An imaging first

LHSC first hospital in Canada to offer MiniCat imaging, drastically reducing time to diagnoses for otology patients

LONDON HEALTH SCIENCES Centre has a shiny new device that they say is drastically reducing the wait time for test results for any patient who needs a CT scan.

It’s called the MiniCat, and LHSC “is the first hospital in Canada to offer otology patients fast and accurate results through medical imaging technology that decreases the time to diagnosis from up to two months to approximately 20 minutes.”

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The device has been in use since April of this year, and “the department is already seeing a noticeable impact for patients,” the hospital says.

The device works by targeting specific areas of the head and neck, and the hospital says it is particularly useful for patients who are getting their inner ears checked. “Patients can make use of this machine on the same day as their initial appointments, which eliminates the need for a a CT scan,” a press release reads.

CT scan wait times are nothing to shake a stick at. The average wait time before the pandemic, according to the Canadian Association of Radiologists, was 50 to 82 days for a test, plus the time to get a result. Covid hasn’t made that any quicker, either.

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“In addition to the shorter wait times, this technology delivers drastically less radiation exposure than a traditional CT scan ― our former standard ― and provides better resolution images, allowing for more precise and timely diagnosis,” says Dr. Lorne Parnes, a surgeon at LHSC. “The benefits for our patient population are numerous.”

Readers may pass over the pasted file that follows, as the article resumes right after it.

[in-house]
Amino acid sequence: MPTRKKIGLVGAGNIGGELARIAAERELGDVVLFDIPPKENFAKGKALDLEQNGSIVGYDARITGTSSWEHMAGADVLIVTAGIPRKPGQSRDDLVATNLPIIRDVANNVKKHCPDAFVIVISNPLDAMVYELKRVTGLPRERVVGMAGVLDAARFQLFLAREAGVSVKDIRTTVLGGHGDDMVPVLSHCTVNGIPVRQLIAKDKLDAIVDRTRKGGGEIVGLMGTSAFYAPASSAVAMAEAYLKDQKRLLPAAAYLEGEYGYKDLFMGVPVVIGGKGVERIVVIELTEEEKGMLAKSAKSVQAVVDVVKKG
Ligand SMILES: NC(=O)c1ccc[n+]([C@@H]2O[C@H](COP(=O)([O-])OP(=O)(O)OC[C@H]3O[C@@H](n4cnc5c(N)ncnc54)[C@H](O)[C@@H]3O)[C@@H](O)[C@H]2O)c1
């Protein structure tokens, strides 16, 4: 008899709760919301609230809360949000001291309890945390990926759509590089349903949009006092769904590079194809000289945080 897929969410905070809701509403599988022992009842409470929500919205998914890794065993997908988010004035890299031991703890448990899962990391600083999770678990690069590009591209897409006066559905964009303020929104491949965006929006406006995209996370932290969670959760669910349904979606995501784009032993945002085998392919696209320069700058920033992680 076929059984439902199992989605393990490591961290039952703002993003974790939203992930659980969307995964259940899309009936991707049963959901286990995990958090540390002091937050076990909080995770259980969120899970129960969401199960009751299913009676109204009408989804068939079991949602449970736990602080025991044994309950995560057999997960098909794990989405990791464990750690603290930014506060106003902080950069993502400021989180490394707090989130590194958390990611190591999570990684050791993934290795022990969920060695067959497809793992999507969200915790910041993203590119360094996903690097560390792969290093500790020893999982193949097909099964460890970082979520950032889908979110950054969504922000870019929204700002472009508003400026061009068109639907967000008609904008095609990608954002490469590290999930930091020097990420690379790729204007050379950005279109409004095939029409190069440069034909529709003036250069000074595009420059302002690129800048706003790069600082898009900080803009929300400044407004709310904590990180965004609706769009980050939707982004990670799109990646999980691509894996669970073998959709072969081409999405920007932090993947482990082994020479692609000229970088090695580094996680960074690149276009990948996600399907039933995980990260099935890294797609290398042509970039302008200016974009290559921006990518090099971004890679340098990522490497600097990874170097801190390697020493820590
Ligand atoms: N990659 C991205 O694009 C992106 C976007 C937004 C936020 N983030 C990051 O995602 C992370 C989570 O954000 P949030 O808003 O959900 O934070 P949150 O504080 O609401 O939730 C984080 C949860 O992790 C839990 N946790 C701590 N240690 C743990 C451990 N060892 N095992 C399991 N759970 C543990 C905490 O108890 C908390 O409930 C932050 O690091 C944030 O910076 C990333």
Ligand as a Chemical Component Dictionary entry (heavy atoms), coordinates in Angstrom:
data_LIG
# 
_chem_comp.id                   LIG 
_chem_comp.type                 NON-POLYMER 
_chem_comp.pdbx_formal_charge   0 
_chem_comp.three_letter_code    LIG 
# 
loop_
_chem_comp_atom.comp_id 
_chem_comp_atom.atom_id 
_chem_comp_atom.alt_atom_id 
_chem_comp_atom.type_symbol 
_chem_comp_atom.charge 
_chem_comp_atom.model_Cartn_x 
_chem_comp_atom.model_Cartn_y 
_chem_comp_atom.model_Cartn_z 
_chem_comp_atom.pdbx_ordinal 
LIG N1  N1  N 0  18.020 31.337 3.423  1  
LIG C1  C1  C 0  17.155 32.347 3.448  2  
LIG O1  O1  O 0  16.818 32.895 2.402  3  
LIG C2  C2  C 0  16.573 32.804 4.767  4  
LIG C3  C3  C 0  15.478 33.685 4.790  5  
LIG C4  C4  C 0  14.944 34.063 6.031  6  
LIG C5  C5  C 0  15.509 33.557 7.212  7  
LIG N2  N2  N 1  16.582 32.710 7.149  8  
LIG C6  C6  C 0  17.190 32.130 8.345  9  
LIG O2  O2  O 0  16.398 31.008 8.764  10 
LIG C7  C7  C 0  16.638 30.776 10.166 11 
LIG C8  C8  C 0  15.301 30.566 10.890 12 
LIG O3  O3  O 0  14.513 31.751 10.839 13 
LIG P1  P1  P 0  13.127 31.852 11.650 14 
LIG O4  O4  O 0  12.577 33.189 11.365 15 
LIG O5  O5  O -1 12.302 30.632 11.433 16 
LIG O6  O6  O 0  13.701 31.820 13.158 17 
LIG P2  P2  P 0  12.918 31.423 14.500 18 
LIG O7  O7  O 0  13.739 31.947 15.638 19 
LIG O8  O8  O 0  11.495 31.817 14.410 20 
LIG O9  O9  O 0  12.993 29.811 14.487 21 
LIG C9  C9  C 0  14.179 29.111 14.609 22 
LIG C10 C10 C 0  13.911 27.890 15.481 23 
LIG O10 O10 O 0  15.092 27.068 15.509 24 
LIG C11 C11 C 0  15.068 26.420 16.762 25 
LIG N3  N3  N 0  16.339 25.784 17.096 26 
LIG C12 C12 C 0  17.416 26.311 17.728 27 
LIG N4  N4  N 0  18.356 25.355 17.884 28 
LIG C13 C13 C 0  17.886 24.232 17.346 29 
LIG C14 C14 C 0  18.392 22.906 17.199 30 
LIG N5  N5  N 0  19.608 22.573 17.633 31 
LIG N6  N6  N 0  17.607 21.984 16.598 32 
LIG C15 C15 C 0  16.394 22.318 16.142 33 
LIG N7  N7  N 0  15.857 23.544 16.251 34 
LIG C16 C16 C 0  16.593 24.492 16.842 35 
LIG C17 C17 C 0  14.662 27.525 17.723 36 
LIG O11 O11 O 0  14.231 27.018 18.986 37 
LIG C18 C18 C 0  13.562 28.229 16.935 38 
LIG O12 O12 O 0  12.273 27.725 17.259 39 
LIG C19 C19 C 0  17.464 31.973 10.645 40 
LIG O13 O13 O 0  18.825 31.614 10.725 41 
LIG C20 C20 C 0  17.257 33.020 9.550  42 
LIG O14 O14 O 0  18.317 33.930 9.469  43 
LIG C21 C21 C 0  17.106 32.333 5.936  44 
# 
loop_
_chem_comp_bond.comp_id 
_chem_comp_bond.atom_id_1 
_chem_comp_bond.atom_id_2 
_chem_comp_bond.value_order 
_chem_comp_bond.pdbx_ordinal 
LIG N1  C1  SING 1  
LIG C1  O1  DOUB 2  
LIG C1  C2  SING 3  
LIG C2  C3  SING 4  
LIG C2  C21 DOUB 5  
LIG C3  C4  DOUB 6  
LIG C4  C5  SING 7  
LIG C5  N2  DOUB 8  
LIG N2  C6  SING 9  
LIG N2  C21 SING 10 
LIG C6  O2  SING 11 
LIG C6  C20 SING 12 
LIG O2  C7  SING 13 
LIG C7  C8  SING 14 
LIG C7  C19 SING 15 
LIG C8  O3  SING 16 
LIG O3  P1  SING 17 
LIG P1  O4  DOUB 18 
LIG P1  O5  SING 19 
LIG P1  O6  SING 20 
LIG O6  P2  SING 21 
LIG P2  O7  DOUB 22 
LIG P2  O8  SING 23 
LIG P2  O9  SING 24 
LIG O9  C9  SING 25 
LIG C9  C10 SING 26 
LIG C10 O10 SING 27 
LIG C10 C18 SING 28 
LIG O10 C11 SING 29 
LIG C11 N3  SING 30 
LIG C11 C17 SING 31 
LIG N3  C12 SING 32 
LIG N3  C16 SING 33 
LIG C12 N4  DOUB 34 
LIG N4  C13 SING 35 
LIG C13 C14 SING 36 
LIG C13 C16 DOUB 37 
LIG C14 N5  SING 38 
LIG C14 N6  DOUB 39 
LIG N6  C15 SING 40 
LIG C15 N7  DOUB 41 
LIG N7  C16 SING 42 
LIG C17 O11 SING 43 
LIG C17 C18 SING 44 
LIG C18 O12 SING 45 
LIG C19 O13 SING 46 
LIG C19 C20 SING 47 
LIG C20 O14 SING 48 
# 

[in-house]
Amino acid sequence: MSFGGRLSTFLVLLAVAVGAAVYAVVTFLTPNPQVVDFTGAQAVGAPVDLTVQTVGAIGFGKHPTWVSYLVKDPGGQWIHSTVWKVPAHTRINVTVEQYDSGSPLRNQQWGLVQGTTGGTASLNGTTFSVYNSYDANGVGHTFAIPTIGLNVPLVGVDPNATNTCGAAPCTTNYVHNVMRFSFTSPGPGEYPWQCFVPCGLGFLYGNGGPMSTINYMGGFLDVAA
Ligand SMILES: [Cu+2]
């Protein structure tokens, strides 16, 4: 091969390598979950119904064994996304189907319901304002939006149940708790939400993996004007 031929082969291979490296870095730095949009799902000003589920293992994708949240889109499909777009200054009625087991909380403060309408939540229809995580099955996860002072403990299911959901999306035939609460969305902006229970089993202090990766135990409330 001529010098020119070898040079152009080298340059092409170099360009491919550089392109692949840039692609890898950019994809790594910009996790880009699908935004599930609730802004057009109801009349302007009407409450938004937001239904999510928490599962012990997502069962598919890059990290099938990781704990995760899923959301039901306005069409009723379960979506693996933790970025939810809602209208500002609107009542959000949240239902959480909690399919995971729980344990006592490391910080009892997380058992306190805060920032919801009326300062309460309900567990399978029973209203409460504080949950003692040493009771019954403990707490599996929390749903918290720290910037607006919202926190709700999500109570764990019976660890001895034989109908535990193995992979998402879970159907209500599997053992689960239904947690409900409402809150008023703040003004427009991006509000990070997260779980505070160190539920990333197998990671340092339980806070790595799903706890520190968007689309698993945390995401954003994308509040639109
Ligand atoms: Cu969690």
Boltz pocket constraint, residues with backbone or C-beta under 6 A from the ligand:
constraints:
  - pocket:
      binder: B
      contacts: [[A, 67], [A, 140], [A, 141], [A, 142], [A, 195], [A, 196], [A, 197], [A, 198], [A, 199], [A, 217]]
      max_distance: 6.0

The device came courtesy of a significant gift from Tom Allison, a former patient of Dr. Parnes (and, in 2010, was named Ontario’s Senior of the Year). Allison, along with his wife Dorothy, have been major supporters of the hospital over the years, making donations totalling more than $1 million.

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“I know first-hand the wait times to have a CT done, and that wait feels unbearable,” says Allison. “My only hope for the gift was to make a difference for future patients needing treatment.”

“We’re incredibly grateful for donors like Tom Allison, for investing in innovative health care technology that we know will improve patient outcomes,” says Dr. Sumit Agrawal, surgeon-scientist with LHSC’s Otolaryngology department. “The MiniCAT allows us to obtain accurate images of electrodes in cochlear implant recipients and by analyzing these electrodes, our group can use patient-specific anatomy to ‘tune’ the implants, which potentially allows for better sound quality, speech understanding, and music appreciation.” An imaging first imaging Medical Devices Kieran Delamont

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